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Dance - Released May 13, 1997 | Tommy Boy Entertainment, LLC

San Francisco native Jocelyn Enriquez released her debut Tommy Boy Records release Jocelyn in 1997. Enriquez's Paula Abdul-like voice is pleasant enough to carry the mostly unremarkable dance-pop tunes on the album, but a few moments truly shine. The Latin-style "Lovely People" is a keeper, the dance club hit "Do You Miss Me" is irresistibly catchy, and she turns the Yazoo ballad "Only You" into engaging house music. The club hit "A Little Bit of Ecstasy" is by far the best track here. The sultry vocal, naughty lyrics, and unpredictable tempo changes make "A Little Bit of Ecstasy" a dancefloor classic along the lines of Donna Summer's "Love to Love You Baby." Unfortunately, Jocelyn is marred by too many schmaltzy ballads. But Jocelyn is generally an entertaining and often captivating listen, as long as the music is directed toward the dancefloor. © William Cooper /TiVo
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Humour/Spoken Word - Released December 16, 2019 | Warner Music Philippines

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Dance - Released January 1, 2000 | Tommy Boy Music, LLC

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Dance - Released February 21, 2020 | Warner Music Philippines

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Dance - Released July 5, 1994 | Planet Hype

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Dance - Released September 28, 2018 | Warner Music Philippines

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Dance - Released March 6, 2020 | Warner Music Philippines

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Dance - Released November 19, 2018 | Warner Music Philippines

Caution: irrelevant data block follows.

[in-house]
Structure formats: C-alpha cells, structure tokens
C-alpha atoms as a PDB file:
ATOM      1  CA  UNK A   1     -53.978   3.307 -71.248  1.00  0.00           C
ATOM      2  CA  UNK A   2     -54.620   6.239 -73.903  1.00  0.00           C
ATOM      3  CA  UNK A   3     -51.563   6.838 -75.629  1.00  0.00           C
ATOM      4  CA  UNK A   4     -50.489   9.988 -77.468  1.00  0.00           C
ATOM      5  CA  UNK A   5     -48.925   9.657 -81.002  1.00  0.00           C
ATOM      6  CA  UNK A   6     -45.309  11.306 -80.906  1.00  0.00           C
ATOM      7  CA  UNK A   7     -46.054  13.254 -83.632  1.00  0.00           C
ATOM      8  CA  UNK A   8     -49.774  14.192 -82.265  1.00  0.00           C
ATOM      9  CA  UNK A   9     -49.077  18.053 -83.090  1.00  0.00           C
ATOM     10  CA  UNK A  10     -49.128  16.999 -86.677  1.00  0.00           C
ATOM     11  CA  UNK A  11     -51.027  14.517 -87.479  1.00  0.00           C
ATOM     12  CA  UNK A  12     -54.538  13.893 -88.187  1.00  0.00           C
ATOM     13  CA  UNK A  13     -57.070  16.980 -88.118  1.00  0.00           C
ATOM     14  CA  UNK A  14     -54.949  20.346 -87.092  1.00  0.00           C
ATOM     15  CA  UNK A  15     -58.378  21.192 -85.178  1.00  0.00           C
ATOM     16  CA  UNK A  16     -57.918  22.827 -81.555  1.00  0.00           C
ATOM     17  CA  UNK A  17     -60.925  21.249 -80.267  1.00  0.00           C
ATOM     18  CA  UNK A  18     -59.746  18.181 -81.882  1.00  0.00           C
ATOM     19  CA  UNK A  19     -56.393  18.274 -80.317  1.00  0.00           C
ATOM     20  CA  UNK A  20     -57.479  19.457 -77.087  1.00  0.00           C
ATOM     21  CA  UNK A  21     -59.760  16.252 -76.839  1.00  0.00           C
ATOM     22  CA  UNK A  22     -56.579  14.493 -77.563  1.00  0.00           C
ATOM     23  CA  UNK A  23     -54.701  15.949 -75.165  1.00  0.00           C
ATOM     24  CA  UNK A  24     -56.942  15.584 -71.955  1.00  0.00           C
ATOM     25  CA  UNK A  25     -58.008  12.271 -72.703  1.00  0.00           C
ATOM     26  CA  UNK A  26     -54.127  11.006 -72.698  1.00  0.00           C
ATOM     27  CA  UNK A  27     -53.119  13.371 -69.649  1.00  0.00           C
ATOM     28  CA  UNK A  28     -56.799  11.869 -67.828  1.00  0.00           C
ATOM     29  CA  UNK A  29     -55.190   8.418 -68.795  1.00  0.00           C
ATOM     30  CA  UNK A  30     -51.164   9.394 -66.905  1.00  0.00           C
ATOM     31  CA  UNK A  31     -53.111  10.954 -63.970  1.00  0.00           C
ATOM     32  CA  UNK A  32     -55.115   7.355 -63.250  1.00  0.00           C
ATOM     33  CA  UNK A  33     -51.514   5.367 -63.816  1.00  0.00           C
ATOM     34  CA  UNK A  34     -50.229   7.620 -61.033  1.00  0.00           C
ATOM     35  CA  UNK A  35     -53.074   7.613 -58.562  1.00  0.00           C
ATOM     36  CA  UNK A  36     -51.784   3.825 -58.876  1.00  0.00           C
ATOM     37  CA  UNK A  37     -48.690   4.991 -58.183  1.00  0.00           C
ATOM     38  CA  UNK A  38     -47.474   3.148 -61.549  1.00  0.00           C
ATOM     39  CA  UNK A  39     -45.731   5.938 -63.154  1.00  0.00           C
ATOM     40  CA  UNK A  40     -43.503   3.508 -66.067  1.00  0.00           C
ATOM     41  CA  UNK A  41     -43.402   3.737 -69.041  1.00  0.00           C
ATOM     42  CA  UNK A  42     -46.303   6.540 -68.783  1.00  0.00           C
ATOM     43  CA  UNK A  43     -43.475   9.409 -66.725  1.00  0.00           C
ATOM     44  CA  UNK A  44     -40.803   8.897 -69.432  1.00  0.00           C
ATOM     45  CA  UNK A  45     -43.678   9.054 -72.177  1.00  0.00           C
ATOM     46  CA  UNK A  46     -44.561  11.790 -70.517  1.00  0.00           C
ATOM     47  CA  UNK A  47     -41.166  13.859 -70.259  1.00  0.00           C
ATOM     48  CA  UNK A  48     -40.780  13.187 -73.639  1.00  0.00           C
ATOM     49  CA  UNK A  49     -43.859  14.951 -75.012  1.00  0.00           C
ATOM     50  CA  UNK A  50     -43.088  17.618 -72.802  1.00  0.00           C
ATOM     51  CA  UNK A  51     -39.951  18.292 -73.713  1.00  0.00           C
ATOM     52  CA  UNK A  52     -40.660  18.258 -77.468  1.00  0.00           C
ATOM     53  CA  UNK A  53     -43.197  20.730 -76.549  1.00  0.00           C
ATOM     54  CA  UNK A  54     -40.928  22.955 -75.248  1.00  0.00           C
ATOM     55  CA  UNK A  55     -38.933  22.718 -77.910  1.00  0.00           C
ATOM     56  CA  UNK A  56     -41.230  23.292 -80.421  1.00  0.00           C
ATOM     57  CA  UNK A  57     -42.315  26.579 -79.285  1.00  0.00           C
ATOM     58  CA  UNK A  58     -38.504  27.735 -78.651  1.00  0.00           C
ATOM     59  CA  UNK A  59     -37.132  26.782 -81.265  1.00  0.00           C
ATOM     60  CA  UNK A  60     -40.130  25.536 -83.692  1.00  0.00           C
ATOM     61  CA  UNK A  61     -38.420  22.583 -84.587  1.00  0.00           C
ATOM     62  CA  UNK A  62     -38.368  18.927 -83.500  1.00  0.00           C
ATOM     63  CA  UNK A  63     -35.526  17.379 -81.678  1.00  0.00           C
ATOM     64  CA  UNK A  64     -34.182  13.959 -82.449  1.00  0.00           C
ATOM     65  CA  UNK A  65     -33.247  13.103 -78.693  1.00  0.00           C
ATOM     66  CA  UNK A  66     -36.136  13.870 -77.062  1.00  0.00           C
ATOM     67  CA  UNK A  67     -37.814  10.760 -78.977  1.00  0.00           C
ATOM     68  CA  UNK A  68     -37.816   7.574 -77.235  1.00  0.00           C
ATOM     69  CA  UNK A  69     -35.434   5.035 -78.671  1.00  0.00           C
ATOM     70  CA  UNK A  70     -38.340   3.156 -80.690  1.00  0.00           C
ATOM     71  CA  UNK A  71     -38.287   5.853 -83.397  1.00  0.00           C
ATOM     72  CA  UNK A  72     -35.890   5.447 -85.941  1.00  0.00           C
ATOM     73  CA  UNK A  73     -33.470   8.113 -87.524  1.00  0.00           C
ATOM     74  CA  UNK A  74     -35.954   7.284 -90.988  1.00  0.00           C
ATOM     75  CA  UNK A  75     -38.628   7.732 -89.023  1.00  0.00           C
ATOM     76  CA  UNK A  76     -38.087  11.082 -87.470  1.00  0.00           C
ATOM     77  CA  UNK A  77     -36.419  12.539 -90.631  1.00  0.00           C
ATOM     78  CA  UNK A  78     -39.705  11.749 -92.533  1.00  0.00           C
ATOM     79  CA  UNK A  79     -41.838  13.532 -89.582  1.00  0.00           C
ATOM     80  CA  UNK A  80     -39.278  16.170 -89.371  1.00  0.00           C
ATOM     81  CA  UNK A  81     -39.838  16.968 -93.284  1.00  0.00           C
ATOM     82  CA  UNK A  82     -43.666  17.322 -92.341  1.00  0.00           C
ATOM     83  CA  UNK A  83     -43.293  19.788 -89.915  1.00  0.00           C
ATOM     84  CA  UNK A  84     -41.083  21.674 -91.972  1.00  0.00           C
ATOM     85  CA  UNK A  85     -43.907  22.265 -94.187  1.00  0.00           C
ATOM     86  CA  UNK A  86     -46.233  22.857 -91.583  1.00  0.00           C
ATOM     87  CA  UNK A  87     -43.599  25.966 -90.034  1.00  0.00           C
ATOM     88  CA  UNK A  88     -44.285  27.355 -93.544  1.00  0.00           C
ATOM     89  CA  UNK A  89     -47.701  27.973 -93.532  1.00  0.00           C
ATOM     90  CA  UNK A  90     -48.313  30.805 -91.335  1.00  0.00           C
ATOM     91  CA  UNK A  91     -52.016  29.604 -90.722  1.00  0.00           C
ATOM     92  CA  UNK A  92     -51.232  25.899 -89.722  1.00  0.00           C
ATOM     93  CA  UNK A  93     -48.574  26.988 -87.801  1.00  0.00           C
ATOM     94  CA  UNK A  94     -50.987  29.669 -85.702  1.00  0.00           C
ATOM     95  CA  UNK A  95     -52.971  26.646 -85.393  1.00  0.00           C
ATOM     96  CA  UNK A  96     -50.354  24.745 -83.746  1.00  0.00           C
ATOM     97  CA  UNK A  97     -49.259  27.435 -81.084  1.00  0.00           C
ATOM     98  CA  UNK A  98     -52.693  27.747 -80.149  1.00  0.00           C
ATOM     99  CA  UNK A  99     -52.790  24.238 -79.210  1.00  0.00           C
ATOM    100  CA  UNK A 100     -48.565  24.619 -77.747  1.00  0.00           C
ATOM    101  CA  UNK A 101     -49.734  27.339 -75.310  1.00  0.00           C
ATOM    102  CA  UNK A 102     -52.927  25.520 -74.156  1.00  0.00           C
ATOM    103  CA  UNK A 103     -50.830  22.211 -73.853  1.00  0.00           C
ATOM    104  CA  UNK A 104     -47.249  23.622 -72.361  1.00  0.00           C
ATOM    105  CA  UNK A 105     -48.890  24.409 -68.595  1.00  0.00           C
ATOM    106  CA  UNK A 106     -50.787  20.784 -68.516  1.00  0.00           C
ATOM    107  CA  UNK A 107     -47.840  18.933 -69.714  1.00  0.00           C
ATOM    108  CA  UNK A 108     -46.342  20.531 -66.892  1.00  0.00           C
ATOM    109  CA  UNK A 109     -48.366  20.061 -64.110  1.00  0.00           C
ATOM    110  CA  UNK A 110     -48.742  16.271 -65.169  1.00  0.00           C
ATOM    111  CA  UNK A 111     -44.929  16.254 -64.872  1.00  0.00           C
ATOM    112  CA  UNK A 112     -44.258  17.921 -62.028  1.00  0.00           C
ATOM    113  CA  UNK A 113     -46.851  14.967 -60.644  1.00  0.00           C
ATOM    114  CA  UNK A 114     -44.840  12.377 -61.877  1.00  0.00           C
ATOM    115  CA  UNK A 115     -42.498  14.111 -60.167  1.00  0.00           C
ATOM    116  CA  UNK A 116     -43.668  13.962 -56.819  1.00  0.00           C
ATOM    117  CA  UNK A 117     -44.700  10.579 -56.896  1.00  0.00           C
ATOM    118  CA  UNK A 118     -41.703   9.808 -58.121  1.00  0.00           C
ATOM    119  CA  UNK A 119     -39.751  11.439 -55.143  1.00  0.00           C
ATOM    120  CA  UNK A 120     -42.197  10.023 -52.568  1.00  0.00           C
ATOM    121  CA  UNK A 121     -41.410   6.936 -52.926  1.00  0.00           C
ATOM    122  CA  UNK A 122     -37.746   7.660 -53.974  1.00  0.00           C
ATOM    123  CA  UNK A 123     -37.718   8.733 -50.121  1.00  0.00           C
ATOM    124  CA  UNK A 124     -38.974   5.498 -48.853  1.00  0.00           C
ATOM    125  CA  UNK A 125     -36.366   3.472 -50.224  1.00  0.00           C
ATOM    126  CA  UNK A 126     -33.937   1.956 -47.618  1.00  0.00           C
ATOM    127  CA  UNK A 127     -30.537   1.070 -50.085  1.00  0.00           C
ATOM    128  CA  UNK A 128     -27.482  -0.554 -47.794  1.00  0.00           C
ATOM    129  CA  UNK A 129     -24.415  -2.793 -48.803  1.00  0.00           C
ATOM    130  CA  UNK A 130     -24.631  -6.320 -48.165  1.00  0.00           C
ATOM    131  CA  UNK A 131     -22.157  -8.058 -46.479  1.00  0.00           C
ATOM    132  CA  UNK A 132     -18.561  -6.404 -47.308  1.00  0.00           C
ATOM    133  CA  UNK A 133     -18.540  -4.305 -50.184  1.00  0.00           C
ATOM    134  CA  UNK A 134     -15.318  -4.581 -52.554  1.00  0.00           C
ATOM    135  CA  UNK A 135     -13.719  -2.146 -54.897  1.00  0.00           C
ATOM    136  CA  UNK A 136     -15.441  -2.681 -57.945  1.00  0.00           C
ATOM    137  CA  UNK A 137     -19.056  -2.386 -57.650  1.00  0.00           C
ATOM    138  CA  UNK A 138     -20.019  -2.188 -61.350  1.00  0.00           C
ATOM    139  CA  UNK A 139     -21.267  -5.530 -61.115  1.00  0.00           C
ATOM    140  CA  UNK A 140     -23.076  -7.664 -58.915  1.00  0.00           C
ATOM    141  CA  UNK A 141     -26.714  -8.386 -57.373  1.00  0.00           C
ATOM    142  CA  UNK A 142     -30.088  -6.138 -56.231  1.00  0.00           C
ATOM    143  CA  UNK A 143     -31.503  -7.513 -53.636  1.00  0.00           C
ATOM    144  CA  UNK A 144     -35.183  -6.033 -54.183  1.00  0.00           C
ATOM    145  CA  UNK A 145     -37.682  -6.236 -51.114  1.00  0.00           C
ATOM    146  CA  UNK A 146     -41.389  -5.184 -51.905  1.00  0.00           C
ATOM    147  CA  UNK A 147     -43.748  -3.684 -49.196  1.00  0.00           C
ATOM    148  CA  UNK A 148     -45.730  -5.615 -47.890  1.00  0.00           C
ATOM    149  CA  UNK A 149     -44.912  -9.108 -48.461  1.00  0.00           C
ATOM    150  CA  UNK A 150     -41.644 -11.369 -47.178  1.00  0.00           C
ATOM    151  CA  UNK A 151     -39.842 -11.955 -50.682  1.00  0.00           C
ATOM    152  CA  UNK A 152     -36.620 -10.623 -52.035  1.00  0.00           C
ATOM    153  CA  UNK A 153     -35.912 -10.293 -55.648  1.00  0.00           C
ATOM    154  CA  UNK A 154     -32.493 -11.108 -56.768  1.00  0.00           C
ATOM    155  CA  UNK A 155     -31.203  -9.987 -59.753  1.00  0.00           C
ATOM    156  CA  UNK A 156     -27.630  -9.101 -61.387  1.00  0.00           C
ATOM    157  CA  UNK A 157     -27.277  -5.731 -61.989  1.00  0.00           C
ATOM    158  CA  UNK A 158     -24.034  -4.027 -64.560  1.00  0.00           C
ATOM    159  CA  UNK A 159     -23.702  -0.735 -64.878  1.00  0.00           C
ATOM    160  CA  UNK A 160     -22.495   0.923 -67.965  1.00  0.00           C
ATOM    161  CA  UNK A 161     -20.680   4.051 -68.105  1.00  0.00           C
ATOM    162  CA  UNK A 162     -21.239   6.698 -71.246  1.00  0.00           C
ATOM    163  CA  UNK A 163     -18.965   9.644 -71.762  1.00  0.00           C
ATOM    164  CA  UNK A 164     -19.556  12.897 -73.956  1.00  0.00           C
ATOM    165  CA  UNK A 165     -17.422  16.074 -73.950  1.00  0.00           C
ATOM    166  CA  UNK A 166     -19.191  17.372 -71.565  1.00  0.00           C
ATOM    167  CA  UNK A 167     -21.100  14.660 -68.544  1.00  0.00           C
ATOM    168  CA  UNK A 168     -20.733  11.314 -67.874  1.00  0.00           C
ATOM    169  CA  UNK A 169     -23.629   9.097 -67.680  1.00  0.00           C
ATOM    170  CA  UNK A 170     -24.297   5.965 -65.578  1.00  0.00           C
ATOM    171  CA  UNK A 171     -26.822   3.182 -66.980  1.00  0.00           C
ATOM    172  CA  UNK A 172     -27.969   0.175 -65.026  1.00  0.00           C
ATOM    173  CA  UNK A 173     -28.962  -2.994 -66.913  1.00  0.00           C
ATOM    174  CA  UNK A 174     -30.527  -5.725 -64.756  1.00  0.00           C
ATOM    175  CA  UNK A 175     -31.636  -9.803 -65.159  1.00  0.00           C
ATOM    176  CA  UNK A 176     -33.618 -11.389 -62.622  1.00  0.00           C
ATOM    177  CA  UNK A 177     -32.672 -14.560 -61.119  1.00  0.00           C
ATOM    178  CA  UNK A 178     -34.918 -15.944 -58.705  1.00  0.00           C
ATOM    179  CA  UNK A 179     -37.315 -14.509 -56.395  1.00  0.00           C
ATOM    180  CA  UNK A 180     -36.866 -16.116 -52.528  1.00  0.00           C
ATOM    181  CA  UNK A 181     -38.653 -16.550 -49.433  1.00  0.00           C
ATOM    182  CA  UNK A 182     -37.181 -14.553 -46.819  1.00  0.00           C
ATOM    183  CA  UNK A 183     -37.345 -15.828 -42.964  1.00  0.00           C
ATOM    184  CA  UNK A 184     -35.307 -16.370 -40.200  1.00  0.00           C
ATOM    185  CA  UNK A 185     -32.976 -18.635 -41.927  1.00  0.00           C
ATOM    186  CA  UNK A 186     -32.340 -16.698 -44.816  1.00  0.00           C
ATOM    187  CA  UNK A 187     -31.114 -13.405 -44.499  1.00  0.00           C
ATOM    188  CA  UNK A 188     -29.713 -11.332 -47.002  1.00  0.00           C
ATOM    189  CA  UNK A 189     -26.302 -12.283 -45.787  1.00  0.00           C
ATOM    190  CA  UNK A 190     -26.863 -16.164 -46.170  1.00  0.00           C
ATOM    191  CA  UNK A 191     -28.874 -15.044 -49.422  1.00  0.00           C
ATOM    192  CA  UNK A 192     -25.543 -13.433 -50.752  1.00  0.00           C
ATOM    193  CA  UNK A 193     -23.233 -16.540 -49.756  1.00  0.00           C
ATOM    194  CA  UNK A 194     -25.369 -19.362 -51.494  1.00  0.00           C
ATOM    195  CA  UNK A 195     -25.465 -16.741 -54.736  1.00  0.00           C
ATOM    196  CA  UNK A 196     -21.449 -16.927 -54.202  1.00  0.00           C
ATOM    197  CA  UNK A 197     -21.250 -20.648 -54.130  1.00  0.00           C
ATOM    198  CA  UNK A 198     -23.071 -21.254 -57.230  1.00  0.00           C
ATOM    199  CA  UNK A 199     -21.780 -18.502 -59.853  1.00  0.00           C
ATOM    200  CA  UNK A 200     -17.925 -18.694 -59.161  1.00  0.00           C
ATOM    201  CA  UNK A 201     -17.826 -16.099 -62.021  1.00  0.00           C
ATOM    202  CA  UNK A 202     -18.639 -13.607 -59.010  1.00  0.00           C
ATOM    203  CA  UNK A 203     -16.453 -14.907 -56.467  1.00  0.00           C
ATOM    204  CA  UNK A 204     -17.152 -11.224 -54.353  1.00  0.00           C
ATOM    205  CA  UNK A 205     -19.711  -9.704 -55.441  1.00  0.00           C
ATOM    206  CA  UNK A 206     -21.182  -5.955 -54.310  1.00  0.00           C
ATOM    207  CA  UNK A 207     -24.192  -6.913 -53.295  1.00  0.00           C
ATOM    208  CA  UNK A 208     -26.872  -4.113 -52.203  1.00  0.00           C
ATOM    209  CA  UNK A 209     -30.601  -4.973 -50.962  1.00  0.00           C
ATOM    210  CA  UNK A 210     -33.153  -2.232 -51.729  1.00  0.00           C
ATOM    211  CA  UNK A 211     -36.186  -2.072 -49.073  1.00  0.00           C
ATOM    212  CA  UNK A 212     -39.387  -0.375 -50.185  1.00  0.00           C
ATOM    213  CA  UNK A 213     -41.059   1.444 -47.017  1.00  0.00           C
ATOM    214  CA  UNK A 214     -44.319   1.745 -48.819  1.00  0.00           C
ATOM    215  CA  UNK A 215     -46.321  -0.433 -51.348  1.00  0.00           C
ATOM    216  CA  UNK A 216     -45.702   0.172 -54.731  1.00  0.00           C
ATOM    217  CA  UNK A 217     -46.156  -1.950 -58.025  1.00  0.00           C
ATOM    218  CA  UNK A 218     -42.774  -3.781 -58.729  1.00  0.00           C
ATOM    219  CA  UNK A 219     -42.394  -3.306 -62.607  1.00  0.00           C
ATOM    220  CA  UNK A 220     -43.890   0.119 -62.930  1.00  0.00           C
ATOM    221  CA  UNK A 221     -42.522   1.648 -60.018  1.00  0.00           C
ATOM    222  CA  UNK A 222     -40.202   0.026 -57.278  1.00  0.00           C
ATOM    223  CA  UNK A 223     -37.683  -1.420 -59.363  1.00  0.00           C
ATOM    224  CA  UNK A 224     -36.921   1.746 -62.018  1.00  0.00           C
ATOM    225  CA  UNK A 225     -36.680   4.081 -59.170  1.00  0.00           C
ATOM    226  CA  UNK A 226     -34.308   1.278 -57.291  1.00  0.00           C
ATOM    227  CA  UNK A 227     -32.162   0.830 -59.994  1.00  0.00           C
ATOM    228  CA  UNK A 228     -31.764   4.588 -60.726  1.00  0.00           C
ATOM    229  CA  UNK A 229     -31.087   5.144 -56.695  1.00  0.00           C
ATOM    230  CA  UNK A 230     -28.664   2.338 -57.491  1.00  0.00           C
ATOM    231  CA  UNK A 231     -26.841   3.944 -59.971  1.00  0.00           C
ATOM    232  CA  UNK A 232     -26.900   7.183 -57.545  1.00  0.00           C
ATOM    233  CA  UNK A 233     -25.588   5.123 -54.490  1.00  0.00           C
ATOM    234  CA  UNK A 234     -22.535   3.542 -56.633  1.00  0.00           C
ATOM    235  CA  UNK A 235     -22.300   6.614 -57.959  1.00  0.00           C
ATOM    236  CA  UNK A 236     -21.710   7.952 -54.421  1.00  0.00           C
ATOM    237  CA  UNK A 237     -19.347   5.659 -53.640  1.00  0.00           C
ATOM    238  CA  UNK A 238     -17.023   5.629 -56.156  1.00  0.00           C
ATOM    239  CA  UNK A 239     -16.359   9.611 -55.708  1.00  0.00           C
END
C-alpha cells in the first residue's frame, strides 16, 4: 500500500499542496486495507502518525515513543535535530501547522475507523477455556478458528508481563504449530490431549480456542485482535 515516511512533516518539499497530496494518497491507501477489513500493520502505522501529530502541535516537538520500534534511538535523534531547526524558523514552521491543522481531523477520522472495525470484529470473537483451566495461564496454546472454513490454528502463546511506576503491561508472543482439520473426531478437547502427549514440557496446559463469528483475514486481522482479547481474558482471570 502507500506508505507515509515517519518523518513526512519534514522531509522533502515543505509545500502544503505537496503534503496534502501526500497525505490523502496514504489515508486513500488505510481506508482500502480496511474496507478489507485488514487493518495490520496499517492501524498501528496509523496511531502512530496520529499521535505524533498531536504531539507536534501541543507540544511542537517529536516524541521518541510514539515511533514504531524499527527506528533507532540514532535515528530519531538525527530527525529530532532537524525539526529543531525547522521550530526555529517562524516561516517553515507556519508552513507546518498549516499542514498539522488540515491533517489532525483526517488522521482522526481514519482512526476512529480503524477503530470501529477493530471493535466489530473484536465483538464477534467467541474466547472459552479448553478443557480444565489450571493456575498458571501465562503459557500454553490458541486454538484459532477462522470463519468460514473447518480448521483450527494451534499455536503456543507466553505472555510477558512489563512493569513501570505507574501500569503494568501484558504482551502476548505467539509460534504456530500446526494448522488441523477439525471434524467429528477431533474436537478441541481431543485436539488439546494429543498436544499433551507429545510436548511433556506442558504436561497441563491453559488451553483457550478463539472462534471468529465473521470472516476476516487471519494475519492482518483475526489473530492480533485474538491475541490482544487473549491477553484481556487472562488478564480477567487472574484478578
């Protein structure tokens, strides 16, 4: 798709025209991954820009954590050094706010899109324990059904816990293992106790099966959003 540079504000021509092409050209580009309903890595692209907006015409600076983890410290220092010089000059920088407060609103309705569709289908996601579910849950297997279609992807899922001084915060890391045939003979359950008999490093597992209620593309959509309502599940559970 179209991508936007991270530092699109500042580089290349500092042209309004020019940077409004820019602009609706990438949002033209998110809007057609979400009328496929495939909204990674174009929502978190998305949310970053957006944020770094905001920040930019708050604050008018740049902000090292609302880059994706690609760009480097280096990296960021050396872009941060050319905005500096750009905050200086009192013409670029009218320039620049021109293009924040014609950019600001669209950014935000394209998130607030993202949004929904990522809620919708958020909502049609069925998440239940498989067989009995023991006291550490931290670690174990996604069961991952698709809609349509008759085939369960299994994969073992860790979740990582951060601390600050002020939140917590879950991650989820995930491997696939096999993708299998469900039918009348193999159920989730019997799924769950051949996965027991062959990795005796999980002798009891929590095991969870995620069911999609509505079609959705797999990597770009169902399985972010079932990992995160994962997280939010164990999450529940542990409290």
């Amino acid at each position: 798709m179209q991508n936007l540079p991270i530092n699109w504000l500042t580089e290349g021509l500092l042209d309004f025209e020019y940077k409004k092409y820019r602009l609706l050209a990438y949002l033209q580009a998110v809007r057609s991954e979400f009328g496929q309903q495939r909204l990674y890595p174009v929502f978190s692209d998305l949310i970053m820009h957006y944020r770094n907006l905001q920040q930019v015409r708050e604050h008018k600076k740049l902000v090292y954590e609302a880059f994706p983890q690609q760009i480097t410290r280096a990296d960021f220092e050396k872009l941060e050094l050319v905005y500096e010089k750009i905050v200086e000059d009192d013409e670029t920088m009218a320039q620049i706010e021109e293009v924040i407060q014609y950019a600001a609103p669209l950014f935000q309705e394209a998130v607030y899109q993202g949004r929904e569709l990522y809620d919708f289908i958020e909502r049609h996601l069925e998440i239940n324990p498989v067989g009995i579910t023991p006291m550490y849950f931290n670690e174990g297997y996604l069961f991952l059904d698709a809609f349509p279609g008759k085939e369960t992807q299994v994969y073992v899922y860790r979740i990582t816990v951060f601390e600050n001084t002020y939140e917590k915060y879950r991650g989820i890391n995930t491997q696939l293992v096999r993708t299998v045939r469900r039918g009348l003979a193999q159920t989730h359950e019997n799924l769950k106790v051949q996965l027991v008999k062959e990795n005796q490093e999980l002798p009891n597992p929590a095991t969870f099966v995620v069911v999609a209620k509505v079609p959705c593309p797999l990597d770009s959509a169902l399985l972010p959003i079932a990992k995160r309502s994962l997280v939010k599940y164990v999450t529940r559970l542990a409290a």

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Dance - Released July 19, 1994 | Planet Hype

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Dance - Released August 5, 2016 | Planet Hype

The title cut rolls out "I Will Survive"'s scenario for a younger woman uncoupling, probably, a shorter-lasting (first?) romance from which Enriquez's protagonist more firmly, with more confidence for the future, tells her honey to step off. "No Way No How," the surest-fire hit (honored with a remix) bumps the equally-youthful pledge of eternal love along a riff to tinge Erasure mildly green."It's No Wonder" carries the startling admission of "I'm not an easy girl to please/Fantasies can be extreme" made all the more curious through the warm, offland delivery and an image of her man as the "Beautiful/Butterfly/Spreads his wings and flies so high..." Track by subsequent track, though, those early distinctive edges peel away leaving pleasant but hardly essential electronic dance music for the club floor under the disco ball or the living room with the lights out; confident, spritely, and likeable, but lacking the urgency, or the transcendent vocal swoops, of, say, Jimmy Sommerville or Erasure's Andy Bell. © Andrew Hamlin /TiVo